Collapsible benchwork

Discussion in 'Track Planning' started by railfan1982, Nov 17, 2012.

  1. railfan1982

    railfan1982 New Member

    Jan 19, 2012
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    So I've decided to build a layout and even found a track plan to use as a start. My issue is that I have to build a collapsible benchwork but I don't seem to be able to find plans on how to do this. I plan on building an 8' by 9' that will be build in approximately 2' modular sheets. My requirements are that anything built must be light as I am in the army and have a weight limit on my frequent moves. Anybody have any suggestions?
  2. paper hollywood

    paper hollywood Member

    Jul 10, 2007
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  3. Bill Nelson

    Bill Nelson Well-Known Member

    Dec 15, 2008
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    keeping it light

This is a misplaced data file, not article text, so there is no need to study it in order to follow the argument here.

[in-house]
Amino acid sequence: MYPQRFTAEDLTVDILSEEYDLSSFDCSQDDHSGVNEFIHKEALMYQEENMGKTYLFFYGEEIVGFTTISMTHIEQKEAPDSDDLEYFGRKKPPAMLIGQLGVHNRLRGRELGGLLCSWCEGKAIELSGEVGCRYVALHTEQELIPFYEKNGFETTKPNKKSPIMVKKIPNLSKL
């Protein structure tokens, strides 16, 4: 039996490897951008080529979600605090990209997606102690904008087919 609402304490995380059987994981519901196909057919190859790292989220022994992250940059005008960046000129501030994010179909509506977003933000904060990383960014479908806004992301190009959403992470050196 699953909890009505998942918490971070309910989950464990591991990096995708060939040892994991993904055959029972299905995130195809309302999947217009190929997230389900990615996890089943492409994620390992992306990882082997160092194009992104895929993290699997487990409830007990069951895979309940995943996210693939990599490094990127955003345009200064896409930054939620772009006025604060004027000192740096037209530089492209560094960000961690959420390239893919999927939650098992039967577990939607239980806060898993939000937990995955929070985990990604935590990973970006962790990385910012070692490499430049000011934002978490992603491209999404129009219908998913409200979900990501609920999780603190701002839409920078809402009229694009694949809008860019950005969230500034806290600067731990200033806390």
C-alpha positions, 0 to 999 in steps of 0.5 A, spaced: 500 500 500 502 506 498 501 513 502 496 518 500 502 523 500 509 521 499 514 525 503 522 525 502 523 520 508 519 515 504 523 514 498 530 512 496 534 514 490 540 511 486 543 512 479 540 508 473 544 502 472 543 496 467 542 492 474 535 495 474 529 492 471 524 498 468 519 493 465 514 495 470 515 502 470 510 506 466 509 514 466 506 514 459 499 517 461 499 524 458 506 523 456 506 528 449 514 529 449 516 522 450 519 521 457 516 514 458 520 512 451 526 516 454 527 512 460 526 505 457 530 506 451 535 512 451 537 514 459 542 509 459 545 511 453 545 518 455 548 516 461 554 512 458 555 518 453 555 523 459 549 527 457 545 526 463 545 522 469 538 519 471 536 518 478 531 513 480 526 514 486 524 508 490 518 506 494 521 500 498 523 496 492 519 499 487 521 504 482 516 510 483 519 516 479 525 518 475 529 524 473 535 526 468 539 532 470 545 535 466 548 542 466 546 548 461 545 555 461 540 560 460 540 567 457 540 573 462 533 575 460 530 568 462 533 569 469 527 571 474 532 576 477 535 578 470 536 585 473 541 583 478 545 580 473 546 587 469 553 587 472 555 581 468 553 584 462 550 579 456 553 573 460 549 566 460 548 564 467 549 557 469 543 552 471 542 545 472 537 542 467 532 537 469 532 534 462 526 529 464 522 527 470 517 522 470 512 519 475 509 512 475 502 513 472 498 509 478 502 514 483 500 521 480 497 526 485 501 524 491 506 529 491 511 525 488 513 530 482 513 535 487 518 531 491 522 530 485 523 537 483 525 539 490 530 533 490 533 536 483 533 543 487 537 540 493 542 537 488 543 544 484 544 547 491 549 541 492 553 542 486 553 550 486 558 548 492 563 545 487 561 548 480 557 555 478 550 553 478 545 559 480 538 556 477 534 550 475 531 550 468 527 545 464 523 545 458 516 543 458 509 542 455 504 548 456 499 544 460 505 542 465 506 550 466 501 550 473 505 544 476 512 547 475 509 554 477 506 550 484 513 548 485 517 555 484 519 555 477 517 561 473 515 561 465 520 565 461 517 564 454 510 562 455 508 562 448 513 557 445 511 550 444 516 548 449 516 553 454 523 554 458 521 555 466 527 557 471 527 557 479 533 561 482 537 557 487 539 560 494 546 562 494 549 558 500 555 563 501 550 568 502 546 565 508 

One way to drastically reduce the weight of traditional open frame bench work is to use ripped sections of plywood instead of structural lumber for the pieces, replacing 1 by 4s , for instance with 1/2 inch plywood cut to two or three inches. You could add blocks of wood at the joints , with gorilla glue to take sheet rock crews form both the sides. At the end pieces, that would joint to another section of bench work, you might want to use thicker plywood 3/4 or 1 inch.

    I'm not a fan of putting track directly over foam, as I like to have something to work with, if I have to weak the rail, but If you used cookie cutter roadbed, you could have plywood under the track, and you could cut and fit foam elsewhere to keep things light. I have a experimental portable in the narrow gauge section, that foregoes traditional bench work, with plywood glued directly to foam with gorilla glue

    This technique is a little heavier than I would like, but it also is looking way better than I like so I'm satisfied.. For a layout with multiple sections, You would have to splice in some kind of a frame in order to fasten the sections together. another low weight option for bench work would be some of the steel framing materials that are available now in place of traditional 2x4 framing. it is counter intuitive, but due to their thin profile they weigh considerably less that the wood they are designed to replace. some hybrid mixture of steel and foam might be a good compromise in the strength vs weight .

    Good luck, when you start getting things done please share, so the rest of us can learn from what you do.

    Bill Nelson